Here's a cautionary tale if you are seeking VC funding for your startup: Fatdoor Founder Sues Benchmark Capital, Saying It Stole His Idea for Nextdoor.
The startup (Fatdoor) had plans to be the "Facebook" of local neighborhoods, had filed many patents applications, had thousands of viewers, an experienced entrepreneur as the CEO, had allegedly impressed Benchmark only to see it then pass on funding ... and fund another startup (Nextdoor) six months later on the "same idea." Because Benchmark signed no NDA, and the CEO's applications were assigned to the startup and later sold to Google, the fired CEO was reduced to filing a trade secret, interference, and fraud lawsuit. I read the complaint and it sounds like this will be a difficult case. Because you won't find many VCs willing to sign NDAs, and assignment of your patents and applications to the startup, only raises the defense of assignor estoppel if you leave the place, contracts and patents cannot protect against investors from "taking your idea." For one, it will be difficult to define what is your idea. Surely, the companies have differences. So how does one protect self-interest? If you are going to spend the time and effort that this CEO allegedly put into the venture, you need to be well advised and have a corporate structure that allows you to retain management and voting control while satisfying the VCs interest.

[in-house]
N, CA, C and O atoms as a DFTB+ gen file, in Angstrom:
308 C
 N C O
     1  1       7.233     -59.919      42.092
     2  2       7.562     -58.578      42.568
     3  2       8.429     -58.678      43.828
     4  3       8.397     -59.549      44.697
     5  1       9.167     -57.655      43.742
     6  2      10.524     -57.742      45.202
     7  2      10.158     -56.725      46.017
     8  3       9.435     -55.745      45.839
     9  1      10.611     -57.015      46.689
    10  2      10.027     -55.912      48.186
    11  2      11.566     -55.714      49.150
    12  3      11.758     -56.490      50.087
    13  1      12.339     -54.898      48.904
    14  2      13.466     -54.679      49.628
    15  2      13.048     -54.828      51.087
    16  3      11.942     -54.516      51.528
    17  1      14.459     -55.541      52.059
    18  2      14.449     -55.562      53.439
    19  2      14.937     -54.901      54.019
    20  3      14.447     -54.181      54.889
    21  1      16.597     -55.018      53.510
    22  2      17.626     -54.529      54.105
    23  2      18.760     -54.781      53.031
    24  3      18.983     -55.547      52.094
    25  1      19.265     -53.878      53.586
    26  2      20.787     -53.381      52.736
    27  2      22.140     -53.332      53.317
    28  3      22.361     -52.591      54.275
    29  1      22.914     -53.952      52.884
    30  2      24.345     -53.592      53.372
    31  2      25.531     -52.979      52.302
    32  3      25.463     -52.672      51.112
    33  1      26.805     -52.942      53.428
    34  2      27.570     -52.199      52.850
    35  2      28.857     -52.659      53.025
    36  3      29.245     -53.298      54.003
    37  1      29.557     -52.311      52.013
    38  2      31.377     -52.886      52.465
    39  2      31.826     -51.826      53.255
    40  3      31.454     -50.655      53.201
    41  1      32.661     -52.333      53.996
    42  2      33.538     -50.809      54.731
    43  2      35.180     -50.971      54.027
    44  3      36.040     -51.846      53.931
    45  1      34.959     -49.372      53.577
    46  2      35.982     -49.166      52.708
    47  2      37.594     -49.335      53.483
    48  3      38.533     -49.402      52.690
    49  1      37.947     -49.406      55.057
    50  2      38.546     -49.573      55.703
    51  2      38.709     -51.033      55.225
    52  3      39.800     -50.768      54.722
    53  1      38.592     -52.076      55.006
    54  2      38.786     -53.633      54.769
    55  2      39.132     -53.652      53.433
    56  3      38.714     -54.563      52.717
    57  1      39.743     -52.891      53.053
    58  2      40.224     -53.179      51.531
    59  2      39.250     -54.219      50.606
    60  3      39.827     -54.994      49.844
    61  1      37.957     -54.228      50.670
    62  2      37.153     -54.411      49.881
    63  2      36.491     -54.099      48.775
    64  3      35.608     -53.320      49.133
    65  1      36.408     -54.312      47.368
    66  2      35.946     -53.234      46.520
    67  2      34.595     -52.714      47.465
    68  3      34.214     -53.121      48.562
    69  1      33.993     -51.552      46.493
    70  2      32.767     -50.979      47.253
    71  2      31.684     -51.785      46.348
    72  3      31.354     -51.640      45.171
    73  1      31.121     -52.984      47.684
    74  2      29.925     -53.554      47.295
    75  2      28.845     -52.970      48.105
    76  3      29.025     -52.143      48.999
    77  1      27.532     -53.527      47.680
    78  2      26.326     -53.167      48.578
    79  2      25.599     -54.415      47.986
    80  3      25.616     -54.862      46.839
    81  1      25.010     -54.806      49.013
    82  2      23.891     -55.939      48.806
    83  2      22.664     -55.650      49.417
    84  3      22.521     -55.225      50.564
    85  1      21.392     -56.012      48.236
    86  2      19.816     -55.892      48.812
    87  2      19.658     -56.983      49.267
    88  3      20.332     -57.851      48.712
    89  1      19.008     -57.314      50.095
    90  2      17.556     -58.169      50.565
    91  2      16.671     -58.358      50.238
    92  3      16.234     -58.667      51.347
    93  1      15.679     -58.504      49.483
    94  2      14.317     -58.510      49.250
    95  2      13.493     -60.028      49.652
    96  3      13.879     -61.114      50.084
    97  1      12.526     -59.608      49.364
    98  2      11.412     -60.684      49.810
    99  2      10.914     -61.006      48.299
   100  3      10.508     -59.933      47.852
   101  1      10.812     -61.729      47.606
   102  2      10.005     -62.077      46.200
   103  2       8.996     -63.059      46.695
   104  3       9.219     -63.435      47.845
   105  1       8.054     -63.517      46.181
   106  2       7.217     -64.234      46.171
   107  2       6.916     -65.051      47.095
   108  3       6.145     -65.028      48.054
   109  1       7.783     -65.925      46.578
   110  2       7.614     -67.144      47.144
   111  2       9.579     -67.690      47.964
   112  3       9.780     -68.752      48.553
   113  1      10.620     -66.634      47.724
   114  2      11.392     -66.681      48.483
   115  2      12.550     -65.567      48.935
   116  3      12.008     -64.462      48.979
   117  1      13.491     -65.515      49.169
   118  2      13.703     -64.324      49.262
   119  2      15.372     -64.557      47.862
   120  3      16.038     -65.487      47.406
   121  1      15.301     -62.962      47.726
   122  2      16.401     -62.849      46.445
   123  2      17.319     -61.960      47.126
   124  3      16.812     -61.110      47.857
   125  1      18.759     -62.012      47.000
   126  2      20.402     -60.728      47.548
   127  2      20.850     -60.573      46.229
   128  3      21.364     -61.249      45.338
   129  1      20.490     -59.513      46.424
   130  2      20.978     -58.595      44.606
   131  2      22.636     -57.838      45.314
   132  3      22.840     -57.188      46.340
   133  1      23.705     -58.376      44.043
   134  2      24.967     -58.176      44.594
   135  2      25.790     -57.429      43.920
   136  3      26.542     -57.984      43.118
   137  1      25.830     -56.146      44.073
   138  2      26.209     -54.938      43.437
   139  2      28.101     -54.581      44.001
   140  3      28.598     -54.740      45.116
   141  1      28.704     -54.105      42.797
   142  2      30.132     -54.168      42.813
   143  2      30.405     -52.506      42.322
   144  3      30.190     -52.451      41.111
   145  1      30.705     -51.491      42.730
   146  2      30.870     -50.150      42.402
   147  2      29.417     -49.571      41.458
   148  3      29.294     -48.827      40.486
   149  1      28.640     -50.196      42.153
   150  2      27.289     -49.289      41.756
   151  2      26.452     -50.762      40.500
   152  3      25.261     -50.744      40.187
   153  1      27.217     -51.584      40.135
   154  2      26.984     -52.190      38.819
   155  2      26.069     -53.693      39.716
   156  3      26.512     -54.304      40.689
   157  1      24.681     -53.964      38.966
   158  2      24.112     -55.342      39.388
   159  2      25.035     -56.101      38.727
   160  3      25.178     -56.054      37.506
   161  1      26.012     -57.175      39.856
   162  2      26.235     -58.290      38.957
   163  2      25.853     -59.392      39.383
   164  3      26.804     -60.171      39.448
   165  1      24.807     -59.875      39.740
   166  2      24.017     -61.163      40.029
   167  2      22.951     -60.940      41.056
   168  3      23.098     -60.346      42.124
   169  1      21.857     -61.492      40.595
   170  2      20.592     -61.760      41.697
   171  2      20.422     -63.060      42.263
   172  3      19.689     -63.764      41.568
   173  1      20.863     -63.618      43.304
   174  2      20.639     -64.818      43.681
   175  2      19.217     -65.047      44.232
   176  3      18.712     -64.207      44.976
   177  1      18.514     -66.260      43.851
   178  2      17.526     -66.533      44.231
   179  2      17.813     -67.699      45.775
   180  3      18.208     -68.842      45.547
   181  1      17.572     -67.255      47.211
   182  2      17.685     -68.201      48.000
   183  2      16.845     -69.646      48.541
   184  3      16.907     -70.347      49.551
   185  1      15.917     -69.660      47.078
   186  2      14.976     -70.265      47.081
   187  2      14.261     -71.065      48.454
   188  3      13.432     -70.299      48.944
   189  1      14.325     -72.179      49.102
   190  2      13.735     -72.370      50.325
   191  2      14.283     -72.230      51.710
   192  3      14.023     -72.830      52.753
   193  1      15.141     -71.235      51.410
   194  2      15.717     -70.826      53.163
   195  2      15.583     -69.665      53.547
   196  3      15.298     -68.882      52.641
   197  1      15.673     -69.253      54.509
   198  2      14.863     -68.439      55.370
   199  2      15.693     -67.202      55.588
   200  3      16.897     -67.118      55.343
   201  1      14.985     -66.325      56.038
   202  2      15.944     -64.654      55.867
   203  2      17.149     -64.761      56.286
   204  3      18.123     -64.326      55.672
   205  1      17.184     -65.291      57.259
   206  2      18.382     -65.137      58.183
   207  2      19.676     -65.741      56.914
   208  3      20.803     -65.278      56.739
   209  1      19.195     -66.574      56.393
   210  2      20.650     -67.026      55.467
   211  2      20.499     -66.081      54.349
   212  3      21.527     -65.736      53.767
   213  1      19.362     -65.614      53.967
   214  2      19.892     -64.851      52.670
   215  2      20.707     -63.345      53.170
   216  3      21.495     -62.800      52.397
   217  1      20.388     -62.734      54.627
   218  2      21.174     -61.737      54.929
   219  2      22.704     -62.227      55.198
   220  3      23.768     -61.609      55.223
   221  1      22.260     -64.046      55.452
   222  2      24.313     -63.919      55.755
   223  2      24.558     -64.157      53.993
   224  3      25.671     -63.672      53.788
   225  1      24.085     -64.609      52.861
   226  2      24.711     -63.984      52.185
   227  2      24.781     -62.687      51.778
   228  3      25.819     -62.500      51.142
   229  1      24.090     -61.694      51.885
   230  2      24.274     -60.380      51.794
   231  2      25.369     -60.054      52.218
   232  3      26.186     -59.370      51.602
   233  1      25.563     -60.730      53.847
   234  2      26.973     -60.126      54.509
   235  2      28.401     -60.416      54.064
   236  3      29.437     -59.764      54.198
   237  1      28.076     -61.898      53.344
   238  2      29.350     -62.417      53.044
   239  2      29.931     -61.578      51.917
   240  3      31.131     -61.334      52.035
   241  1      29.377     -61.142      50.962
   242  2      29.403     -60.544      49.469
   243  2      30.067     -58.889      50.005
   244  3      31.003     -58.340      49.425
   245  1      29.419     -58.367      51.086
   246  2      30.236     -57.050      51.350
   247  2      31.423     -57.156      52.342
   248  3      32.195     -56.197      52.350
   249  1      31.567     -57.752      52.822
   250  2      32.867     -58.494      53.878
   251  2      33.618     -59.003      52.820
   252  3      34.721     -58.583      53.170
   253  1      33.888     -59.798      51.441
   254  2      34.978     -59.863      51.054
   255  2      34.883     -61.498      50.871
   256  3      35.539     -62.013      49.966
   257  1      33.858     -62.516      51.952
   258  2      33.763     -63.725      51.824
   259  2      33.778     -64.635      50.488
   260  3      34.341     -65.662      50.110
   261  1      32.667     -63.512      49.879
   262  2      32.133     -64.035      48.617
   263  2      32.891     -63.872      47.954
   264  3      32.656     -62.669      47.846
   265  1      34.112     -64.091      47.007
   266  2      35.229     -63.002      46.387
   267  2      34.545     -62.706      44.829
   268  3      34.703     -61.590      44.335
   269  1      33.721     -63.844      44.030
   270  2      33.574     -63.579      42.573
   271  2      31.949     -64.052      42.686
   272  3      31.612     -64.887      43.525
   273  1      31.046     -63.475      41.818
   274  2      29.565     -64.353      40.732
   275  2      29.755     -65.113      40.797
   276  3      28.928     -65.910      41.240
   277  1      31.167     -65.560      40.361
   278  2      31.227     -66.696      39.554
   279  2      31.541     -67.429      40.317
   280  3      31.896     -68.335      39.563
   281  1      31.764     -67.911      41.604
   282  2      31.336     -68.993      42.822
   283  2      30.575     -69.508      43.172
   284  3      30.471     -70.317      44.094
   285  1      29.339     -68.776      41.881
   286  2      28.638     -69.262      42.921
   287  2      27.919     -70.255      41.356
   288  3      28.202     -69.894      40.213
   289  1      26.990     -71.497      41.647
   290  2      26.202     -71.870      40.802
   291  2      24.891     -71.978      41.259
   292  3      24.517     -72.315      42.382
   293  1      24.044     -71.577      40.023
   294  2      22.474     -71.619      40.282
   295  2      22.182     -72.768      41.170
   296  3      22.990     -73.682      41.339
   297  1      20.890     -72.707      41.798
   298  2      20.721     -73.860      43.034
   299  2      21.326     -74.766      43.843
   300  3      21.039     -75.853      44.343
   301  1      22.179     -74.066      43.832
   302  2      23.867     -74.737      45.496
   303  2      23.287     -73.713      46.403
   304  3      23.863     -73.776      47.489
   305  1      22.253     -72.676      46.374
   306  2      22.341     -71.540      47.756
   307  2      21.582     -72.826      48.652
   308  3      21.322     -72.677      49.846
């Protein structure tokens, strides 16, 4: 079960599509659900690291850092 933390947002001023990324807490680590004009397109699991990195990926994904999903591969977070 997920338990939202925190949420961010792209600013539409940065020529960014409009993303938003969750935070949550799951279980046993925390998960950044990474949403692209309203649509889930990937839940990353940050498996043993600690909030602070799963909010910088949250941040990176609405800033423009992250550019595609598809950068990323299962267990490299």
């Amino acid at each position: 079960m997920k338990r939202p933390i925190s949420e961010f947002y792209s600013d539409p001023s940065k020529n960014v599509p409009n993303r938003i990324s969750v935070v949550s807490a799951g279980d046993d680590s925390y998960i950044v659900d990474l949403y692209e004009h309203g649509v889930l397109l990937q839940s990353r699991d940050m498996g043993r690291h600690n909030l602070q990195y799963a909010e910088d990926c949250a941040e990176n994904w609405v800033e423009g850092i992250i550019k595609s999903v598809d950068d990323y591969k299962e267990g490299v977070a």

Thanks to Suzie Lipton-Moll on this article!
Copyright © 2012 Robert Moll. All rights reserved.